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Controlling crowds has become more important than ever since the start of the coronavirus pandemic. Five Master's students in Information Studies worked on behalf of the municipality of Amsterdam to predict the traffic at the three busiest public transport stations. Factors that were normally influential were now completely irrelevant.
Centraal Station Amsterdam. Foto: Kees Rutten, gemeente Amsterdam
Amsterdam Central Station. Photo: Kees Rutten

As part of the Data Systems Project (DSP), Master's students spend a semester working on an existing complex problem. They will design, implement and evaluate an interactive system in which the focus lies on delivering an interactive solution for a ‘big data’ problem.

Getting a grip on crowds

For the municipality of Amsterdam, it is extremely important to gain a good overview of where and when busy periods will occur. Boen Groothoff, Operational Mobility Center Project Manager of the municipality of Amsterdam: ‘Amsterdam has become increasingly crowded in recent years. These crowds, which are reflected in all modalities, are placing a strain on the public space. In addition to the classic problem of congested roads, masses of pedestrians lead to reduced ‘liveability’ in the city. In addition, the current COVID-19 pandemic can make crowded places a public health risk.’

Master’s students Rajeev Kalloe, Priya Jogie, Damian den Ouden, Priyanka Singh and Fajar Fathurrahman were commissioned by the municipality of Amsterdam to analyse the GVB data of the three busiest public transport stations in Amsterdam – Central Station, Station Zuid and Station Bijlmer ArenA – and investigate how they could use machine learning to make accurate predictions about traffic density.

‘Crowds’ during the coronavirus year

Through the municipality of Amsterdam, the students gained access to the GVB’s check-in and check-out data for the metro, bus and tram for 2020. ‘There were almost 12 months of data and 1.2 million observations: from the normal situation (January - 22 March) to full lockdown (23 March - 1 July), no lockdown (from July to 17 August) and partial lockdown (from 18 August to 13 December),’ explains student Rajeev Kalloe. ‘We combined the GVB data with KNMI data from the weather station at Schiphol and the public holidays in that period.’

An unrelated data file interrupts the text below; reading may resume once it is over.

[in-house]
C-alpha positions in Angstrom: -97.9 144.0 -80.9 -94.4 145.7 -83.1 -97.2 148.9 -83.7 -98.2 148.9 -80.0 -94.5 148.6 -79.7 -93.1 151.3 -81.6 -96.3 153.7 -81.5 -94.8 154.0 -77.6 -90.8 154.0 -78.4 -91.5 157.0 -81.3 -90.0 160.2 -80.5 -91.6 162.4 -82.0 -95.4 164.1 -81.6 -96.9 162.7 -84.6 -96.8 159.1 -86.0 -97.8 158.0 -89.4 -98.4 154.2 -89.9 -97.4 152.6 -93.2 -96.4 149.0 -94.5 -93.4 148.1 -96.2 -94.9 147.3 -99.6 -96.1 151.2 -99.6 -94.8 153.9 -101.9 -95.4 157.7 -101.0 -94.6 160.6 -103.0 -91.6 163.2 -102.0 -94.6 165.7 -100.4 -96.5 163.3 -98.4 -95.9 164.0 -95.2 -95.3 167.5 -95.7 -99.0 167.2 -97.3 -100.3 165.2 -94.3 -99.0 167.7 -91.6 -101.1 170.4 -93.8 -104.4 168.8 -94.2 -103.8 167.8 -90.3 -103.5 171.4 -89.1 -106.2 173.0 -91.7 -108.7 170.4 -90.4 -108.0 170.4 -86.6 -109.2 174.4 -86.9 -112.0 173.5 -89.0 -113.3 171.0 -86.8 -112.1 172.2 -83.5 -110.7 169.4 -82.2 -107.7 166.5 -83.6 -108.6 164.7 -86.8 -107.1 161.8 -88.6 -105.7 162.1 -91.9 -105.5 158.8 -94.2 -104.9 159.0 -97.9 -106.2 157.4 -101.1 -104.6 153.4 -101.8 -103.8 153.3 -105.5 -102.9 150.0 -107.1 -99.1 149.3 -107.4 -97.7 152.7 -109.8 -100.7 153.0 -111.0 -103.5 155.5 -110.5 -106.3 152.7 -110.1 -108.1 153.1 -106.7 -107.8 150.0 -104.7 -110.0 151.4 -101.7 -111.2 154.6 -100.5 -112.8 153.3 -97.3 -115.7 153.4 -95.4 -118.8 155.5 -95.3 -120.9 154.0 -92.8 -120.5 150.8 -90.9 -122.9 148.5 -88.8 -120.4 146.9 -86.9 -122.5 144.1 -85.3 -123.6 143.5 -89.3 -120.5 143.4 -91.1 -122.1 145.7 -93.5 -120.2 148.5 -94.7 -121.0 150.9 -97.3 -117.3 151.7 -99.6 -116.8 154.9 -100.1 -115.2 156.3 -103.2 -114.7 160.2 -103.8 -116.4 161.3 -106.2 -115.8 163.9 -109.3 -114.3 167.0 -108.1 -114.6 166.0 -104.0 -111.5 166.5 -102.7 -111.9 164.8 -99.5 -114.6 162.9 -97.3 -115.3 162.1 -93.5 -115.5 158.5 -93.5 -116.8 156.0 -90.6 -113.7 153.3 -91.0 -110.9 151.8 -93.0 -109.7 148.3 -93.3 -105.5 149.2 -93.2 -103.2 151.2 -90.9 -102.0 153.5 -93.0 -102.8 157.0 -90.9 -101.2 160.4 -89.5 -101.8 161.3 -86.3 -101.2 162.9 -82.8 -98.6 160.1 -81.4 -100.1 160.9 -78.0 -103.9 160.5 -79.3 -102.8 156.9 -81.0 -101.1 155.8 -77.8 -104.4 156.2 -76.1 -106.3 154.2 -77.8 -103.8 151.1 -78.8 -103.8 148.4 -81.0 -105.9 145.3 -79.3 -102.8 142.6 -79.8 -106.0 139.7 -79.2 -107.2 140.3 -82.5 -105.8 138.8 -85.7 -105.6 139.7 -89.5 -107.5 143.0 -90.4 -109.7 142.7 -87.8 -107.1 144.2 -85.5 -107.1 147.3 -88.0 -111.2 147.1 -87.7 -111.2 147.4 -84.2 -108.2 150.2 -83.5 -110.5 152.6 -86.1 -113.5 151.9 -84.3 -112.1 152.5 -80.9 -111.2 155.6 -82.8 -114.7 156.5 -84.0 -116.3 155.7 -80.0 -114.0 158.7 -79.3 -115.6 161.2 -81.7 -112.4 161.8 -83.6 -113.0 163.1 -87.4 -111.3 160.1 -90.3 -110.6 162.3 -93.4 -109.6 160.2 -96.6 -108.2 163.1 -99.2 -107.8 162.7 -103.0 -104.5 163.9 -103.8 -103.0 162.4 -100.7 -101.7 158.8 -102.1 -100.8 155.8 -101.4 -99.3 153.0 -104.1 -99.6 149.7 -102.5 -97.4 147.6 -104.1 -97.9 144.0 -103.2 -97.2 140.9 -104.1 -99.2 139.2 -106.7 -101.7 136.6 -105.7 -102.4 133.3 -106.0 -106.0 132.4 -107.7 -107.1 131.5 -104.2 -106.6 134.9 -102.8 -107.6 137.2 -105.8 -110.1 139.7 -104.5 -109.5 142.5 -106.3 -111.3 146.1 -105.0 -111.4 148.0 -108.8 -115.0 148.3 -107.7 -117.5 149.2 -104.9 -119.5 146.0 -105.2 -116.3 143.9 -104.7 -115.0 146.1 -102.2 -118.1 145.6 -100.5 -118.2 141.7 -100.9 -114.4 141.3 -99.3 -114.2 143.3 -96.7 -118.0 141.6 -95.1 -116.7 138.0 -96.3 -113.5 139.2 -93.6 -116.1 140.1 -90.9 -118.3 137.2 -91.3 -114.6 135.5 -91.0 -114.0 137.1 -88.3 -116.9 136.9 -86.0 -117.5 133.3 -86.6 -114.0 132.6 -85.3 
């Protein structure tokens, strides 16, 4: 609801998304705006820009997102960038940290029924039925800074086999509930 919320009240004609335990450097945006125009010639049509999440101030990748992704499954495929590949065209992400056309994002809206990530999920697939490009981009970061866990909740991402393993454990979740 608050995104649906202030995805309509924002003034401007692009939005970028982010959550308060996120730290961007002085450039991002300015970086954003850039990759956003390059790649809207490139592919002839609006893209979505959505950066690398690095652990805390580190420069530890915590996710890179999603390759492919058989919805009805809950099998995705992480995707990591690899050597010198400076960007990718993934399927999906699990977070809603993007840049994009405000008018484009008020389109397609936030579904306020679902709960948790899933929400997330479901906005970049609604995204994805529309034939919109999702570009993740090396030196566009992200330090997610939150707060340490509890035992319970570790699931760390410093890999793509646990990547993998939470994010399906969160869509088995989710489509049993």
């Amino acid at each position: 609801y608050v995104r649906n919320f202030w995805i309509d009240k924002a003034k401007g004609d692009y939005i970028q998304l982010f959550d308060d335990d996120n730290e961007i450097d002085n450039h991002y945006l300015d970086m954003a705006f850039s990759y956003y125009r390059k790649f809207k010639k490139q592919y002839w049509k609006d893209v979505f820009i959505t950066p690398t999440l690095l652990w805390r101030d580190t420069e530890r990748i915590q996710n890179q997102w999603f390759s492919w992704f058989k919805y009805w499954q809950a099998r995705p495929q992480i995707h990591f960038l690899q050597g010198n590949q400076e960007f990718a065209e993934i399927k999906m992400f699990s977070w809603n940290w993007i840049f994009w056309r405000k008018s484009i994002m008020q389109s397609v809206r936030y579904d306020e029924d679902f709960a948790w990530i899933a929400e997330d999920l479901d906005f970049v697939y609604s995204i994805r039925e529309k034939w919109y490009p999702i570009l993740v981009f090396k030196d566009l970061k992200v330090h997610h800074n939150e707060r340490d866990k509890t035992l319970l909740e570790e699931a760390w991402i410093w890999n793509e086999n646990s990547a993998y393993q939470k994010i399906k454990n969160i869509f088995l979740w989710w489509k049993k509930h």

Masterstudent Rajeev Kalloe
Copyright: Rajeev Kalloe
Factors that normally influence crowds, such as the weather and events, became virtually irrelevant. The people who used public transport during the lockdown really needed it to get to work. Master's student Rajeev Kalloe

Kalloe: ‘Since the coronavirus measures entered into force, the traffic density has remained lower than normal. Crowds have decreased and this is still the case now. During the partial lockdown, the crowds halved compared to the normal situation and during the full lockdown, the crowds halved again compared to the partial lockdown. The largest decrease in passengers was seen at the VU stop, which was down 87%. At Central Station, there was a 75% drop in traffic density. The rush hours can still be identified, although the peak is much smaller than usual in the coronavirus period.’

Predicting crowds

Based on all the data, Kalloe and his fellow students trained various machine learning models. Random Forest Regression proved highly suitable for predicting busy periods in public transport stations. Kalloe: ‘With an accuracy of approximately 85% and an average error margin of 9%, we can now predict how busy it will be at Central Station, Station Zuid and Station Bijlmer ArenA.’

From March onwards, Rajeev Kalloe will be doing an internship at the municipality of Amsterdam for his Master's thesis. ‘I am going to map out the normal situation using GVB data from 2019 and combine it with exceptional situations (such as the coronavirus pandemic). This means that the municipality of Amsterdam will soon be able to make predictions about how busy it will be in various different situations.’